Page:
How can I change a certificate name?

I am currently running a nextcloud for my personal use - its the ubuntu appliance version I got from techandme some time back.
I am very green to linux - actually my ‘skill’ is blindly copying and pasting commands and hoping they are doing what I want.

How I’m currently setup:
My Fritz router handles the DNS registration for my domain

When I fumbled around getting certificates installed for https, I just ran the certbot commands on the nextcloud server. All works just fine :slight_smile:

but…the nextcloud server is effectively hosting the domain, which I don’t think is correct (feel free to disagree). Indeed, when I configure the clients, they point to

I’m thinking that it should be using a certificate such as instead.
Reason being, I am planning to have a play with nginix on a separate VM, and I assume if I go certbot, it’ll get issues trying to have the same domain.

I think I should have and, for example.

Am I correct in this, or am I looking at it incorrectly?

If I am correct, then I need help for two things…

  1. how to de-certify/deregister the existing certificate on the nextcloud server
  2. how to re-configure it to go get the new certificate

My domain is:

I ran this command: N/A

It produced this output: N/A

My web server is (include version): Server version: Apache/2.4.29 (Ubuntu)

The operating system my web server runs on is (include version): Description: Ubuntu 18.04.2 LTS
Release: 18.04
Codename: bionic

My hosting provider, if applicable, is: N/A

I can login to a root shell on my machine (yes or no, or I don’t know): yes

I’m using a control panel to manage my site (no, or provide the name and version of the control panel): No

The version of my client is (e.g. output of certbot --version or certbot-auto --version if you’re using Certbot): certbot 0.28.0

first of all, you will need to point to same ip with are they give you access to those sub-subdomains at all?

:joy: that is a very good point. nope, dedyn don’t seem to support sub domains :confused: I’ve just signed up for the beta access of DNS hosting so maybe that’ll allow more config.
Else, I guess I need to find another provider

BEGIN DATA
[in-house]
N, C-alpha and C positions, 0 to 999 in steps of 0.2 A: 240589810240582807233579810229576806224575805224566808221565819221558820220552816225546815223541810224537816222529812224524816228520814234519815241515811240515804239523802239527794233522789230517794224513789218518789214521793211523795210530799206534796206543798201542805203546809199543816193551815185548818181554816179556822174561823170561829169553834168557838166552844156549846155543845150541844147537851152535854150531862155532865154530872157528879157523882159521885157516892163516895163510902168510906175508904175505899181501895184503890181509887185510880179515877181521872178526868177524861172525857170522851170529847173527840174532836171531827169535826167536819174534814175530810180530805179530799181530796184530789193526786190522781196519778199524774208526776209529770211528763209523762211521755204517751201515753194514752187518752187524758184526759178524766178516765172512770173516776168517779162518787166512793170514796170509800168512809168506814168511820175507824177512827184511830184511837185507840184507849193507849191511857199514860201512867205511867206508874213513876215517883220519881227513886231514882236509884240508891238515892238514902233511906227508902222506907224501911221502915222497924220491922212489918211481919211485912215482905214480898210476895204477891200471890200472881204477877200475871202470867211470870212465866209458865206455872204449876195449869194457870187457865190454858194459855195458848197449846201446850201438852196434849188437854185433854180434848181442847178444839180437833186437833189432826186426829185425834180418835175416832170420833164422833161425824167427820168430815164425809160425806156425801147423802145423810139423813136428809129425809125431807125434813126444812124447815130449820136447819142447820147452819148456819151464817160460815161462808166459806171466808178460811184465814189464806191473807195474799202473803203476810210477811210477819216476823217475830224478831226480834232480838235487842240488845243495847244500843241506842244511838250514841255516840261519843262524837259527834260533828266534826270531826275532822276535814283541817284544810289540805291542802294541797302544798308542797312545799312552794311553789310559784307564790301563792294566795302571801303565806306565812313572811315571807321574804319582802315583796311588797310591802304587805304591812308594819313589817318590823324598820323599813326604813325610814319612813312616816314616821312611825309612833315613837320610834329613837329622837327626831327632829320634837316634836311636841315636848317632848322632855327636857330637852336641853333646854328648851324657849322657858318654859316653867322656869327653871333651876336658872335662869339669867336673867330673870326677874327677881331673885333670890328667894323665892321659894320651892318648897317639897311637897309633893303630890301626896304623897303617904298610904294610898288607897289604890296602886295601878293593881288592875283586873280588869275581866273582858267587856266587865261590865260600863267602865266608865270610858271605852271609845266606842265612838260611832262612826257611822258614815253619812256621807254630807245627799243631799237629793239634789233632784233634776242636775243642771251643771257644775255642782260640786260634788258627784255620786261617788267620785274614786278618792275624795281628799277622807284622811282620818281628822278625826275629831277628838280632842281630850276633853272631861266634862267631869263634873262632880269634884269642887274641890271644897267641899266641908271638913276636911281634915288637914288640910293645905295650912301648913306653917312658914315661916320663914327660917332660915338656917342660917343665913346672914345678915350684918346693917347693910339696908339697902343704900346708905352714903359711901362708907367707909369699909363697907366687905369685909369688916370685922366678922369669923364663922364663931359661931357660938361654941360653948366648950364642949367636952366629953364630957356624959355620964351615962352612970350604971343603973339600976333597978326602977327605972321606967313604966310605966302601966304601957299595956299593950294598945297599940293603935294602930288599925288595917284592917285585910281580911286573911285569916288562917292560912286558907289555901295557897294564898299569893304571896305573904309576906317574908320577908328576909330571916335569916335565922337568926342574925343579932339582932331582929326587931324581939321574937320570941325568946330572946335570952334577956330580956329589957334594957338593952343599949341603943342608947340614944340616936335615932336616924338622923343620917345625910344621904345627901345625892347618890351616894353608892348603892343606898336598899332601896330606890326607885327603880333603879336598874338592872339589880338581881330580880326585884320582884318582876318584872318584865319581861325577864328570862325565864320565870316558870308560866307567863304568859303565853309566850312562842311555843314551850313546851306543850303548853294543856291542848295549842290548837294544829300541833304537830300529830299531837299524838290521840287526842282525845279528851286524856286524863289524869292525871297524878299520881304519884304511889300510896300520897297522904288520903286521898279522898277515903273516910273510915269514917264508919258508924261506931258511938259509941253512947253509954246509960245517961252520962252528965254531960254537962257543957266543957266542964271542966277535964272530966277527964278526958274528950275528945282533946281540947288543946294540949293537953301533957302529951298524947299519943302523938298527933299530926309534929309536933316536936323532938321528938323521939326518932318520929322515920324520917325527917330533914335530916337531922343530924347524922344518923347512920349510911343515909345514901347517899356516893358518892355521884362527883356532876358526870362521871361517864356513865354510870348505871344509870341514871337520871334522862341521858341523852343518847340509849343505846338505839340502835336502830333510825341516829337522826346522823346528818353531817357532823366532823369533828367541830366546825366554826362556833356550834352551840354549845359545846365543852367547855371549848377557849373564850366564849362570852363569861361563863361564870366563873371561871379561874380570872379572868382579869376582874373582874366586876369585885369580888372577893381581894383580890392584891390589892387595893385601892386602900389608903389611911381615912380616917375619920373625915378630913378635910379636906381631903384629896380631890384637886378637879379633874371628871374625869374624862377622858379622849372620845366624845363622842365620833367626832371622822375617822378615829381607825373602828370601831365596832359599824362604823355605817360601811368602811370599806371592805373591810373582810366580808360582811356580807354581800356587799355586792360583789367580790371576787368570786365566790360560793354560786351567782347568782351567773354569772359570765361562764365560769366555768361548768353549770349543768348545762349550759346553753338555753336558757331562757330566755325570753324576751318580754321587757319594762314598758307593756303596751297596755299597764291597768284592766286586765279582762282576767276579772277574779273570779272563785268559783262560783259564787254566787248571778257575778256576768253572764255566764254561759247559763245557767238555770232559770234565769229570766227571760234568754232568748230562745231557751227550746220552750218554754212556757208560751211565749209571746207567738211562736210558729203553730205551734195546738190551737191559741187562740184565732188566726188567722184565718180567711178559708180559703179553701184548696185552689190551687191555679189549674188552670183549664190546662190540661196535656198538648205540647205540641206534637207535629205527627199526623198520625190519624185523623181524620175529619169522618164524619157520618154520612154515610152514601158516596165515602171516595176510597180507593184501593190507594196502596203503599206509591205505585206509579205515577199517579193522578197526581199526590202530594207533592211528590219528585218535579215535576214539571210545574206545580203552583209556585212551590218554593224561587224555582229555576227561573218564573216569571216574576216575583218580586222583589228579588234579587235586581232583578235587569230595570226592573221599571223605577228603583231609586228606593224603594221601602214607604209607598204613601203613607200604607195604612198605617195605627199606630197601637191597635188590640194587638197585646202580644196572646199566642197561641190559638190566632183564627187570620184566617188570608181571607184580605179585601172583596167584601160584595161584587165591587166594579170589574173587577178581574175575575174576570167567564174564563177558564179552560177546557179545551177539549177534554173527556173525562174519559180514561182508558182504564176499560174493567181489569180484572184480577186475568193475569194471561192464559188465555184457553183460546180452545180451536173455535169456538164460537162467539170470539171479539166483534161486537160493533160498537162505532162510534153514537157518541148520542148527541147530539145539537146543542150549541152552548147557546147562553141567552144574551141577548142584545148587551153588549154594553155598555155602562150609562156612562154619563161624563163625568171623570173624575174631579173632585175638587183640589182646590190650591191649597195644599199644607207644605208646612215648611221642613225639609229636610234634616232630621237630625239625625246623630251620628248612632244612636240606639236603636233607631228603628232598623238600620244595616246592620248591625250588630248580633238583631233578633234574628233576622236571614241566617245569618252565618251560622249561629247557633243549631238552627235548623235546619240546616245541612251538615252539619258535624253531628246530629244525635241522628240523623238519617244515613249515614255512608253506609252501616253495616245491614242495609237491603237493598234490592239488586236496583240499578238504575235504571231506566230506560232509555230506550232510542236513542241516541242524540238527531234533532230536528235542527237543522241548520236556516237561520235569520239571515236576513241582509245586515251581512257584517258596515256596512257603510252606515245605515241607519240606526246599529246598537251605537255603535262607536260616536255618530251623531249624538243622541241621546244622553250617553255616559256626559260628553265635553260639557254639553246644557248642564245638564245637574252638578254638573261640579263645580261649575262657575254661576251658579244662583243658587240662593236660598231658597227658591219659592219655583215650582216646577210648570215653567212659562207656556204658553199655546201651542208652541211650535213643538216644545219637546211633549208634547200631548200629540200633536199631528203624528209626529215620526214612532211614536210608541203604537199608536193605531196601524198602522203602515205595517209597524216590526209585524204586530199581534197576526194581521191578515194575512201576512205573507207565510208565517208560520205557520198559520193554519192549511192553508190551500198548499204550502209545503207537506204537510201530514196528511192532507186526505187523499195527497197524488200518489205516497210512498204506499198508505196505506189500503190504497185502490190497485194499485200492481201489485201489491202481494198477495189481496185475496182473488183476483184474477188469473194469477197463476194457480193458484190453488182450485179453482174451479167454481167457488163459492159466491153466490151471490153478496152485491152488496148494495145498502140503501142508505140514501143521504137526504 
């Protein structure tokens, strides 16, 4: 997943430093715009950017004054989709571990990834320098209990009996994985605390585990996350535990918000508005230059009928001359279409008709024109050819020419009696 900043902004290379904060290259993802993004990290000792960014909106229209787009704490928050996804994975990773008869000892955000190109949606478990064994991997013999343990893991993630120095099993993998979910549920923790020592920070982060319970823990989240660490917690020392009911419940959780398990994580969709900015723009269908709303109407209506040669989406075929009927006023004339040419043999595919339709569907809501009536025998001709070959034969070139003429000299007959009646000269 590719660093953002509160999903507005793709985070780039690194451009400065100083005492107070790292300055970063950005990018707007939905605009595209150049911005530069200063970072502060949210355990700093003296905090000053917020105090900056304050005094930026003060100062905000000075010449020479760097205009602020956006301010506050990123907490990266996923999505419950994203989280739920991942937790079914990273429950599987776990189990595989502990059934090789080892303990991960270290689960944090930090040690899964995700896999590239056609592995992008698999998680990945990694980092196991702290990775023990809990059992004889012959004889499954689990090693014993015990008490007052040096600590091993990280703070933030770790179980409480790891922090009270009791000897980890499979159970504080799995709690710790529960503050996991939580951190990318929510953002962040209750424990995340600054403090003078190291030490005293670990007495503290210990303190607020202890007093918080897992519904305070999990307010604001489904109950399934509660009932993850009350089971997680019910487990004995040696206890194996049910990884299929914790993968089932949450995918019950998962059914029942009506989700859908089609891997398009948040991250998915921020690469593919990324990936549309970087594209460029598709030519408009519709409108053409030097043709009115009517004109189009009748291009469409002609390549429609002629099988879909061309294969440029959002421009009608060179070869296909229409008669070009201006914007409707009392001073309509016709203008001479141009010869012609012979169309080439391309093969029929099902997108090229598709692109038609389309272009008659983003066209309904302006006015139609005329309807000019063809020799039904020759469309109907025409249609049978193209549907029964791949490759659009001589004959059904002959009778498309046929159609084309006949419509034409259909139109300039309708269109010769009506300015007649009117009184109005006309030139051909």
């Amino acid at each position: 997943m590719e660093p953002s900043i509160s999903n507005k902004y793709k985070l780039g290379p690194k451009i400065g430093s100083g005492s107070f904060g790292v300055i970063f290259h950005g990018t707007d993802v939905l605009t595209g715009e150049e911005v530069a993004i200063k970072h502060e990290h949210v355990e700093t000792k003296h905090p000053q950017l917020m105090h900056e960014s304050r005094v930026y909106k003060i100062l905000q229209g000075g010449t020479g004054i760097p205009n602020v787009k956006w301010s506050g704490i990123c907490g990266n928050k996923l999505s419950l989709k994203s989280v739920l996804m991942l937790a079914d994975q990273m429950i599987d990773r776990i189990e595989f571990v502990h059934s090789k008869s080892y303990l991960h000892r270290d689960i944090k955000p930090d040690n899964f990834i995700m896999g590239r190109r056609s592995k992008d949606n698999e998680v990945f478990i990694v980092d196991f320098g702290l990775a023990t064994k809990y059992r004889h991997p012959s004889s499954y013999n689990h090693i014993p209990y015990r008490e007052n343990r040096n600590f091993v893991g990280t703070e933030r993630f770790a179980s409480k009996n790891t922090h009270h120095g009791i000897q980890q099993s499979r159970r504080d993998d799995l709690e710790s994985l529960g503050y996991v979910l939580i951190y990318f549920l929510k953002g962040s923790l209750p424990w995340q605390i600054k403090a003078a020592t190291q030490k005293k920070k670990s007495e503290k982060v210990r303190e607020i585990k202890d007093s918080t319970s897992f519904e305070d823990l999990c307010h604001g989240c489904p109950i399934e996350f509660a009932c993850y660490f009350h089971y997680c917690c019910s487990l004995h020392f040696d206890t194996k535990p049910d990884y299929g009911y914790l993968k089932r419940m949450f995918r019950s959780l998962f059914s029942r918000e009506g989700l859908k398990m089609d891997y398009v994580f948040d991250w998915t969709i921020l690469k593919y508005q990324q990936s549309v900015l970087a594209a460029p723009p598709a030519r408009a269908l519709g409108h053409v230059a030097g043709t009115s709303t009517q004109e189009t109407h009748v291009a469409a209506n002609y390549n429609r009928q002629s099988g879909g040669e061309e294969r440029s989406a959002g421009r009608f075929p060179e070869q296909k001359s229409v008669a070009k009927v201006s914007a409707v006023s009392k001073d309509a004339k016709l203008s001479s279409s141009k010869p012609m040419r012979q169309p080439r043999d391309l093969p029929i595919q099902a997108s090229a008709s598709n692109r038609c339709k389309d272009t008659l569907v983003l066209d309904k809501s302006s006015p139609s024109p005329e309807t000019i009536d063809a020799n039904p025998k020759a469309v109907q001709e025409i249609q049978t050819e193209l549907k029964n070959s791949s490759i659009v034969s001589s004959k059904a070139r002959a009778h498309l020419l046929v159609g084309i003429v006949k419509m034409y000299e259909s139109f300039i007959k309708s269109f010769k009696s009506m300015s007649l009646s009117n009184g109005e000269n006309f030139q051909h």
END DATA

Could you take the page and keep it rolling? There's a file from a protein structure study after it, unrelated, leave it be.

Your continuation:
This depends greatly on what the service can provide you.
If you can create FQDNs larger than just, then you are half way there.
[but I don't yet see an IP resolving to either f those larger names]

Once you can get DNS to resolve the new names, you would modify the instructions you followed to include (or replace them with) these new names.
[if replacing, you might want to also delete any unused cert(s)]

I guess this is a disagreement...
The name that is used is irrelevant.
The Nextcloud software does not require the word "nextcloud" to be used in the FQDN it serves from.
[any unique name that resolves to an IP that can reach that server will do]

Perhaps I did not explain myself. My thought was around having the domain effectively point to my router (by example) and then having the subdomains/hostnames resolved by the router.
By typing this out, I'm realising I'd need a SOA (at least my router will need to be a nameserver) which doesn't support I think.

But perhaps I'm coming at this incorrectly.....
My goal would be to have multiple webservers. Actually, I realised I already have a 2nd one for another app running off a different port. So I could just separate by port number and the router will forward as appropriate, with the default being nextcloud.
The 'problem' with that, is that they would all effectively be and I'm guessing that that would be a problem for granting certificates? (at the moment that second app is only accessible by IP address and non-ssl)

I guess I can create a new DNS entry for each server and go from there. Just they're then not related. Maybe I need to stop being tight and buy a domain :confused:

You could copy the certificate and key from one system to another because the certificate isn't specific to a particular TCP port. But otherwise, yes, if you want to start having different DNS names to refer to different machines or services, you'll probably need to get a DNS setup that will permit that!

So…I’ve change DNS provider and ‘fixed’ that problem;

With the router registering the

All good…except…
I have an emby server (on windows) that I thought might be nice to add - but in order for the certify app to grab a certificate, I had to point port 80 at emby…at least I think I do? which would then break cerbot for automated renewal, right?

Yes, are they on the same IP address? Could you get the certificate with Certbot and then transfer it over to the Windows server somehow?

If the Linux system can proxy http requests, then you can complete the authentication loop.
[Windows to LE - LE to Linux - and Linux passthrough to Windows system (for all http://emby requests)]

Externally, yes

I think that's my next investigation route. I'm thinking I can maybe leverage nextcloud itself....if certbot gets the emby cert, and copies/moves it to a folder that is within a user folder in nextcloud, then a nextcloud client on emby can be set up for that user and sync the folder - which brings it locally to emby. then, the emby web points to local folder for the certificate.

At the moment I got no idea. I wanted to play with nginx and I know it does reverse proxy etc, and it'll also be able to check the incoming request and direct accordingly. I think I need to do some basic linux admin training :confused:

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